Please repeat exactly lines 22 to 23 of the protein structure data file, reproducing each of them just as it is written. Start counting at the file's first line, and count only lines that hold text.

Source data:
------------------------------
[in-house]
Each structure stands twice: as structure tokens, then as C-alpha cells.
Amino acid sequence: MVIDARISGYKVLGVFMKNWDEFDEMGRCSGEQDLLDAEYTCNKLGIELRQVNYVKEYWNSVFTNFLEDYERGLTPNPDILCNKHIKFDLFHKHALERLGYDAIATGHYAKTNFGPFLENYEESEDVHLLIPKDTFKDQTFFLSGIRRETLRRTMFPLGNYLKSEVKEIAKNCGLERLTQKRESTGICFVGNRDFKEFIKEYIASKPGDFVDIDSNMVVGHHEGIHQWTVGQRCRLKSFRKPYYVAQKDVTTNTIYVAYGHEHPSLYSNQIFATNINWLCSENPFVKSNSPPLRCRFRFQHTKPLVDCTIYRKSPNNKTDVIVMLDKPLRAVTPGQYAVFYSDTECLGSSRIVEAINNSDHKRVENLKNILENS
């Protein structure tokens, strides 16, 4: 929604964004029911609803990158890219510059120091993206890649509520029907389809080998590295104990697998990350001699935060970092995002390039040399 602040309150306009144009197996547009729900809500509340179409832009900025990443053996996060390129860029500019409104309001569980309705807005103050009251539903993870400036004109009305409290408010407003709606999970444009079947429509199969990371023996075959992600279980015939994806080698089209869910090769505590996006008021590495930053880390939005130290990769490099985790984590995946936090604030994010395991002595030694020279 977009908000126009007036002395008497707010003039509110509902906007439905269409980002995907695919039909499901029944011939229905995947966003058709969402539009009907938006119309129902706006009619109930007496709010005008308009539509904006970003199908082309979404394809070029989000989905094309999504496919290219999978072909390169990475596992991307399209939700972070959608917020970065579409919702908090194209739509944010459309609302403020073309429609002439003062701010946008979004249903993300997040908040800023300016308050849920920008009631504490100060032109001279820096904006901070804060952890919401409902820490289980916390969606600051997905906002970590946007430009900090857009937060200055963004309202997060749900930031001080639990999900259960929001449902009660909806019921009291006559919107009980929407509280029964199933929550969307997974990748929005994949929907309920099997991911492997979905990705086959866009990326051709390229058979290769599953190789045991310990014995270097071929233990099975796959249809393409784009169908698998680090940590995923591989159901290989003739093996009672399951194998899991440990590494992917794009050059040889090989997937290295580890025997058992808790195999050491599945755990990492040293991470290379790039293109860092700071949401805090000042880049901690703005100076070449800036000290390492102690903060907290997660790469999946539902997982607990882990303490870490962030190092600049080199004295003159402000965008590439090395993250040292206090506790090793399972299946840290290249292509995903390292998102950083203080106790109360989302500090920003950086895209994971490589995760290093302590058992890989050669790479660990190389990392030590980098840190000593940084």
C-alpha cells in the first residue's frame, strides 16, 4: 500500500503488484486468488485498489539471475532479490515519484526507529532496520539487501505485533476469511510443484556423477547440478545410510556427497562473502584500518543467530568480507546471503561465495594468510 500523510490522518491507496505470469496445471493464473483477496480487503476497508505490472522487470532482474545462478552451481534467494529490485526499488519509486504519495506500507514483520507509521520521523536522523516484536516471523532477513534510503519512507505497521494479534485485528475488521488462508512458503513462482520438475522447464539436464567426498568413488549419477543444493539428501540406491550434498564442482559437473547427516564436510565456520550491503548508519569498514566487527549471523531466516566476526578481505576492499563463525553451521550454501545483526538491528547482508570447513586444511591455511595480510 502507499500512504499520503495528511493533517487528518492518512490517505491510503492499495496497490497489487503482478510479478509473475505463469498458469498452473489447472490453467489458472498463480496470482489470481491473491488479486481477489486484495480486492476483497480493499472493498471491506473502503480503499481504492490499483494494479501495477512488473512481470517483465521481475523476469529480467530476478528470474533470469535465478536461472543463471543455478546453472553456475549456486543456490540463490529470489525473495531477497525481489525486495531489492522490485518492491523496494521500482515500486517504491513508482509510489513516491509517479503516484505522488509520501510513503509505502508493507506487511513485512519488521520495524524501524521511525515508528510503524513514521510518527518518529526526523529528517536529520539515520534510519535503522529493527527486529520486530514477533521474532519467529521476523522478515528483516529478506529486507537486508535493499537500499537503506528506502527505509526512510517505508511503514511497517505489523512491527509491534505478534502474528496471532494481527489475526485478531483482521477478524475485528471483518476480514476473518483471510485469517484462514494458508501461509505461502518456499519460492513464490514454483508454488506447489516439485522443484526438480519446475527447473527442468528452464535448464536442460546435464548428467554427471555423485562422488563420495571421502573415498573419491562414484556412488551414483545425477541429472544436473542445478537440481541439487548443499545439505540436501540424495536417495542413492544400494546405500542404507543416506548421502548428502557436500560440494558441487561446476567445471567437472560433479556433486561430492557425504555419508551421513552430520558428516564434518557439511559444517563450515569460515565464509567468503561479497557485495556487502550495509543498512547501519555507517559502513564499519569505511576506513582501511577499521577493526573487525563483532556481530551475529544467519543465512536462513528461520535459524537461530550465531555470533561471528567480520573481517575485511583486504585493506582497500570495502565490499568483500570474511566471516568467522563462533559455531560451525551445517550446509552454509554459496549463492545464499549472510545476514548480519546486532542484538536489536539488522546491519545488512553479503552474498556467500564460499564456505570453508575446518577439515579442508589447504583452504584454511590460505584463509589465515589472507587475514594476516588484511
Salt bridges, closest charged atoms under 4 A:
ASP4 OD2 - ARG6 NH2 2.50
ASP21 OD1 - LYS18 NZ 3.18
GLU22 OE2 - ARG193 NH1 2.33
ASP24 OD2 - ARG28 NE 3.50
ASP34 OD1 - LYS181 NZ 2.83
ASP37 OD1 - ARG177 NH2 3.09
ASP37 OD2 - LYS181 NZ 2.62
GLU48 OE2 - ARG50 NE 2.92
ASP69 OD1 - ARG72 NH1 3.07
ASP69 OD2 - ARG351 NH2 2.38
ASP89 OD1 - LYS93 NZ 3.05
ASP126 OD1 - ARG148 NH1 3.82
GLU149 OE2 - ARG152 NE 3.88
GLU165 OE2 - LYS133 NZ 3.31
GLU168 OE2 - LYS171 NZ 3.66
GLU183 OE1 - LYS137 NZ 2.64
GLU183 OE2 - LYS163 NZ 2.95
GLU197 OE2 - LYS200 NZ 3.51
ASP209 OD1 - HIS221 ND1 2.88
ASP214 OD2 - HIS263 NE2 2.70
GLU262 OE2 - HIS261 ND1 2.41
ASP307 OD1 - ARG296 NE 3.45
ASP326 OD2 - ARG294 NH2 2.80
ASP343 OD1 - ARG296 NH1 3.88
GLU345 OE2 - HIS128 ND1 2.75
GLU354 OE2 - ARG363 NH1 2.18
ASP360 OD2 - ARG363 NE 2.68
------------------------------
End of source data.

GLU183 OE1 - LYS137 NZ 2.64
GLU183 OE2 - LYS163 NZ 2.95